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  • This video is sponsored by Brilliant.

  • The first 200 to use the link in the description get 20% off the annual subscription.

  • Every October, thousands of dead strip malls, Blockbusters, and Radioshacks crawl out of

  • their graves and spring to life with orange signs.

  • While Halloween spending has steadily grown in recent years, the number of pop-up stores

  • has absolutely exploded.

  • Companies like Party City and Spirit Halloween have no trouble finding empty 50, 60,000 square-foot

  • buildings in the middle of town.

  • For that, they have to thank the so-called Retail Apocalypse.

  • In the last three years alone, Sears lost 142 of its stores, Toys-R-Us filed for bankruptcy,

  • J.C. Penney lost about 200, Payless ShoeSource closed all 2,000, and RadioShack, about a

  • thousand.

  • The obvious question is Why? and the obvious answer is Amazon.

  • But not exactly.

  • It's not retail stores that are dying.

  • All these brands have something in common: they suck - usually because they failed to

  • adapt.

  • Sears tried to do everything and ended up doing everythingterribly,

  • J.C. Penney forgot its customers,

  • and Toys-R-Us thought the internet was a fad.

  • Millennials didn't “killyour business, they stopped putting up with its 18th-century

  • practices.

  • Other companies are thriving, like Ross, Lush, Aldi and Dollar General.

  • One, specifically, Costco - succeeds against all odds not by copying Amazon but doing almost

  • the opposite.

  • While both sell just about everything - from food, to tires, vacations, and lawnmowers,

  • Costco's strategy could hardly be more different, and that's exactly why Amazon should be

  • paying attention.

  • Most grocery stores - cheap, premium, big, and small - have the same basic strategy.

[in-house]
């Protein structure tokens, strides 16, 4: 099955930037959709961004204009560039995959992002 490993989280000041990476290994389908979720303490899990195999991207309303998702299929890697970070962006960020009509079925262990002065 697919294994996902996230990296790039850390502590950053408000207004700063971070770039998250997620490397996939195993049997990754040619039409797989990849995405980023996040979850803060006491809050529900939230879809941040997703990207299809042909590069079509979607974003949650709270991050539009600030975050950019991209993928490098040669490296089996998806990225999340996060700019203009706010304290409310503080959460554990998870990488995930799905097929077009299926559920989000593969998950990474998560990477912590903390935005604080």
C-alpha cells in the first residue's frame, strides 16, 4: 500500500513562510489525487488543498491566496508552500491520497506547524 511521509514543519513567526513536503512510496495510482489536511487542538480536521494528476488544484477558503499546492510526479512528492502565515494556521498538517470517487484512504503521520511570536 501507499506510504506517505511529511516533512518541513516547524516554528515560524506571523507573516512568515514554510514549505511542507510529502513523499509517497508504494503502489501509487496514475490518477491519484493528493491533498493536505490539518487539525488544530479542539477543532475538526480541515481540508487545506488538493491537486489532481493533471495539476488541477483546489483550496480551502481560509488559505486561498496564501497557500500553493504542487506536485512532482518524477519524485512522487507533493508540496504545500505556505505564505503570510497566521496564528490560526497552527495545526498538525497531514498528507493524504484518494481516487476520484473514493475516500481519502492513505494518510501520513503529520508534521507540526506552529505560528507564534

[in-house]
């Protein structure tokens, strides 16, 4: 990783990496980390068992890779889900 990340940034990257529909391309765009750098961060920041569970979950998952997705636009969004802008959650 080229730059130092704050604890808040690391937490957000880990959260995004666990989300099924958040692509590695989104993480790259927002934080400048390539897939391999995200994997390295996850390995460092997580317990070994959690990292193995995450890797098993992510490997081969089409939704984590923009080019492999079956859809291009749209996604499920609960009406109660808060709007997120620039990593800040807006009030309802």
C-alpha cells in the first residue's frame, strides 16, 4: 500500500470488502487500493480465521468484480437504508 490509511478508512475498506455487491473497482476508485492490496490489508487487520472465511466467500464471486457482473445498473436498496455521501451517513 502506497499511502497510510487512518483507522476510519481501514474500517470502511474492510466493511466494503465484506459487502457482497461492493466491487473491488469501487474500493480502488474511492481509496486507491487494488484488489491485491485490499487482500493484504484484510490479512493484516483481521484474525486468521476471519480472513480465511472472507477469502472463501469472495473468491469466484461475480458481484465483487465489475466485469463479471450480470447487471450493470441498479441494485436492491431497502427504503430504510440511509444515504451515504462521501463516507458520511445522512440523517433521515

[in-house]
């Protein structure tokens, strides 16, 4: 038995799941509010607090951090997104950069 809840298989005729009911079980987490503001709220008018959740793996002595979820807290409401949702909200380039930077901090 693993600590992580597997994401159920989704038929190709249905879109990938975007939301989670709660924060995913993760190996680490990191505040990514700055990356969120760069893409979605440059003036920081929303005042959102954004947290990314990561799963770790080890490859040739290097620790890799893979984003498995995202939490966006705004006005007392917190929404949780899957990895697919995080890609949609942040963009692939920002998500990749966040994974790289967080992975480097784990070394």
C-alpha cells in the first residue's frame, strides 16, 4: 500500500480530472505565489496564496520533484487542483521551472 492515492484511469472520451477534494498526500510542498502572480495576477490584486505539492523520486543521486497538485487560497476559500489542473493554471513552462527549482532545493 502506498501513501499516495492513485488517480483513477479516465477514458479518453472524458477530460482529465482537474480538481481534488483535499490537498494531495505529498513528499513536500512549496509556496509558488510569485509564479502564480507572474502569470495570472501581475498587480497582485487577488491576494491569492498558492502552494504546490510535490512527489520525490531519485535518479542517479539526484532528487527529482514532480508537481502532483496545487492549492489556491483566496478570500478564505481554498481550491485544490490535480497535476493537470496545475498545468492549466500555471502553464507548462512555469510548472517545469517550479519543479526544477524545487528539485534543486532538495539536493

• They know everyone buys milk, eggs, bread, and bananas, and almost everyone knows what

  • they cost.

  • So they lure customers in with cheap prices for these staples, even at a loss, and then

  • profit from their large volume, repeat business.

  • Costco is no different, with its five dollar rotisserie chicken and bargain gas stations,

  • which usually attract long lines.

  • But unlike almost all of its competitors, Costco's deals aren't aimed at the general

  • public.

  • While the average grocery store does anything to get you in the door, Costco charges you.

  • You won't even be allowed inside without a membership, which starts at $60 a year,

  • or $120 for Gold Star Executive.

  • This, like Amazon Prime, triggers a sunk-cost fallacy.

  • Once you've already paid the 60, $120, you feel invested - why shop around when you already

  • have Prime?

  • By not using it, you think, you're just wasting money.

  • Soon, you stop comparing prices and automatically go to Amazon.

  • But what's really genius about Costco's membership is that it's mandatory.

  • Amazon users will self-sort - each individually calculating whether buying Prime will save

  • them enough money to be worth it.

  • This does create loyalty but doesn't fundamentally change the company's business model.

  • Costco, on the other hand, makes 75% of its money from membership fees.

  • Membership isn't its loyalty program.

  • Membership is its business model.

  • In 2018, Costco had 94 million members, a little less than Prime's 100 million, despite

  • having only 700 stores around the world.

  • That's significantly more than cheaper, digital subscriptions like Apple's Music's

  • 60 million or Hulu's 25, and yet 90% renew each year.

  • Why?

  • Because its prices are so, ridiculously low.

  • Not because it's a charity or makes money from more expensive items while you're already

  • there, but because it's incentives are aligned with yours.

  • Its first priority is getting its customers to renew their membership - which means impressing

  • them time after time with low prices and high quality.

  • Raising prices would only generate a few cents today and cost the company $60 next year.

  • That's why it has a self-imposed rule: No item can be marked up more than 15%, or 14%

  • for branded items, giving it an overall average markup of 11%, far lower than Walmart's

  • 24%, 30 across all supermarkets, or Home Depot's 35.

  • Almost everything about its stores is designed to accomplish this goal.

  • True to its name, Costco stores are, in every sense of the word, warehouses - there is no

  • back-room”.

  • Instead, forklifts move pallets of products directly onto store shelves.